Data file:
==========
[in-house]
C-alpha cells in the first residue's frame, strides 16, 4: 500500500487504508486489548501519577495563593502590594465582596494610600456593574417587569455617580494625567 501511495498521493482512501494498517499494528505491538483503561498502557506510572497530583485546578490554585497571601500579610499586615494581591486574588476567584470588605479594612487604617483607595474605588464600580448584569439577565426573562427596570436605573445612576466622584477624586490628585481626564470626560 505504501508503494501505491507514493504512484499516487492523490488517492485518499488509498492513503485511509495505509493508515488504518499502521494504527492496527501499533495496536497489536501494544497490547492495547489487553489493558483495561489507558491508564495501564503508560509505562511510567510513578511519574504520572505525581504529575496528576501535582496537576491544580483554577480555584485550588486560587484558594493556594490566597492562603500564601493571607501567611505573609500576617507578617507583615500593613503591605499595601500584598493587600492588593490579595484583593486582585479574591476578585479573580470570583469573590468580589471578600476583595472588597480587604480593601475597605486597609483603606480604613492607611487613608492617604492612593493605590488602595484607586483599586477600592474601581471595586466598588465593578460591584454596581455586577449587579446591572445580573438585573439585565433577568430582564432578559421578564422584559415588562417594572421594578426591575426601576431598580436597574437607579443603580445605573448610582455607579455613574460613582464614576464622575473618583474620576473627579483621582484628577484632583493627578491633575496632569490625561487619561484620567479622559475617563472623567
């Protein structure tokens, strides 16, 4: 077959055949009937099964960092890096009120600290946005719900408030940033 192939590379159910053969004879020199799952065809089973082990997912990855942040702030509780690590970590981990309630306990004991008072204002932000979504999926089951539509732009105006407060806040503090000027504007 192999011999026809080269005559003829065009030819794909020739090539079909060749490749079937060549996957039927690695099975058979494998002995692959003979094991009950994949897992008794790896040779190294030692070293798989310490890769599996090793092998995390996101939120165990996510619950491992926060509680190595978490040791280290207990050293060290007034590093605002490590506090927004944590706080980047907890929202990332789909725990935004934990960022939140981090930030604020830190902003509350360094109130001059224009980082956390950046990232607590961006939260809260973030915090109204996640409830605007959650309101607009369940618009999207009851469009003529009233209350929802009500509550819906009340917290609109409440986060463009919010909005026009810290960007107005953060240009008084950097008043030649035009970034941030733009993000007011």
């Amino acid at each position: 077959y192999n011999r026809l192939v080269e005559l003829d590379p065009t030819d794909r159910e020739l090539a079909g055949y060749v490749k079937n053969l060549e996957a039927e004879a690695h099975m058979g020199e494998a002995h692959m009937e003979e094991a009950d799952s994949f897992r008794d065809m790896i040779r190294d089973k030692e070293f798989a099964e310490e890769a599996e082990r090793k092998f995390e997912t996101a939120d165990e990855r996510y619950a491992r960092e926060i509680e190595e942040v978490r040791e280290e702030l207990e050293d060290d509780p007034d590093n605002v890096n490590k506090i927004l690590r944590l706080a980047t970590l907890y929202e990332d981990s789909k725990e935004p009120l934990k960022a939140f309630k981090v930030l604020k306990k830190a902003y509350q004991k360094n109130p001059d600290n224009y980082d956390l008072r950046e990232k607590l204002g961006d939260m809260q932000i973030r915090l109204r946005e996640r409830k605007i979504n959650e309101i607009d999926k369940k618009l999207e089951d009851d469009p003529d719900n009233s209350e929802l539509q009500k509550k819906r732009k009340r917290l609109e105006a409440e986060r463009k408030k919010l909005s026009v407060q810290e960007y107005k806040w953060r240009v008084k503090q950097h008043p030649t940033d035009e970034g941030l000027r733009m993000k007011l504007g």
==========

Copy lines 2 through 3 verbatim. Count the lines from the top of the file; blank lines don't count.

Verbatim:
C-alpha cells in the first residue's frame, strides 16, 4: 500500500487504508486489548501519577495563593502590594465582596494610600456593574417587569455617580494625567 501511495498521493482512501494498517499494528505491538483503561498502557506510572497530583485546578490554585497571601500579610499586615494581591486574588476567584470588605479594612487604617483607595474605588464600580448584569439577565426573562427596570436605573445612576466622584477624586490628585481626564470626560 505504501508503494501505491507514493504512484499516487492523490488517492485518499488509498492513503485511509495505509493508515488504518499502521494504527492496527501499533495496536497489536501494544497490547492495547489487553489493558483495561489507558491508564495501564503508560509505562511510567510513578511519574504520572505525581504529575496528576501535582496537576491544580483554577480555584485550588486560587484558594493556594490566597492562603500564601493571607501567611505573609500576617507578617507583615500593613503591605499595601500584598493587600492588593490579595484583593486582585479574591476578585479573580470570583469573590468580589471578600476583595472588597480587604480593601475597605486597609483603606480604613492607611487613608492617604492612593493605590488602595484607586483599586477600592474601581471595586466598588465593578460591584454596581455586577449587579446591572445580573438585573439585565433577568430582564432578559421578564422584559415588562417594572421594578426591575426601576431598580436597574437607579443603580445605573448610582455607579455613574460613582464614576464622575473618583474620576473627579483621582484628577484632583493627578491633575496632569490625561487619561484620567479622559475617563472623567
């Protein structure tokens, strides 16, 4: 077959055949009937099964960092890096009120600290946005719900408030940033 192939590379159910053969004879020199799952065809089973082990997912990855942040702030509780690590970590981990309630306990004991008072204002932000979504999926089951539509732009105006407060806040503090000027504007 192999011999026809080269005559003829065009030819794909020739090539079909060749490749079937060549996957039927690695099975058979494998002995692959003979094991009950994949897992008794790896040779190294030692070293798989310490890769599996090793092998995390996101939120165990996510619950491992926060509680190595978490040791280290207990050293060290007034590093605002490590506090927004944590706080980047907890929202990332789909725990935004934990960022939140981090930030604020830190902003509350360094109130001059224009980082956390950046990232607590961006939260809260973030915090109204996640409830605007959650309101607009369940618009999207009851469009003529009233209350929802009500509550819906009340917290609109409440986060463009919010909005026009810290960007107005953060240009008084950097008043030649035009970034941030733009993000007011």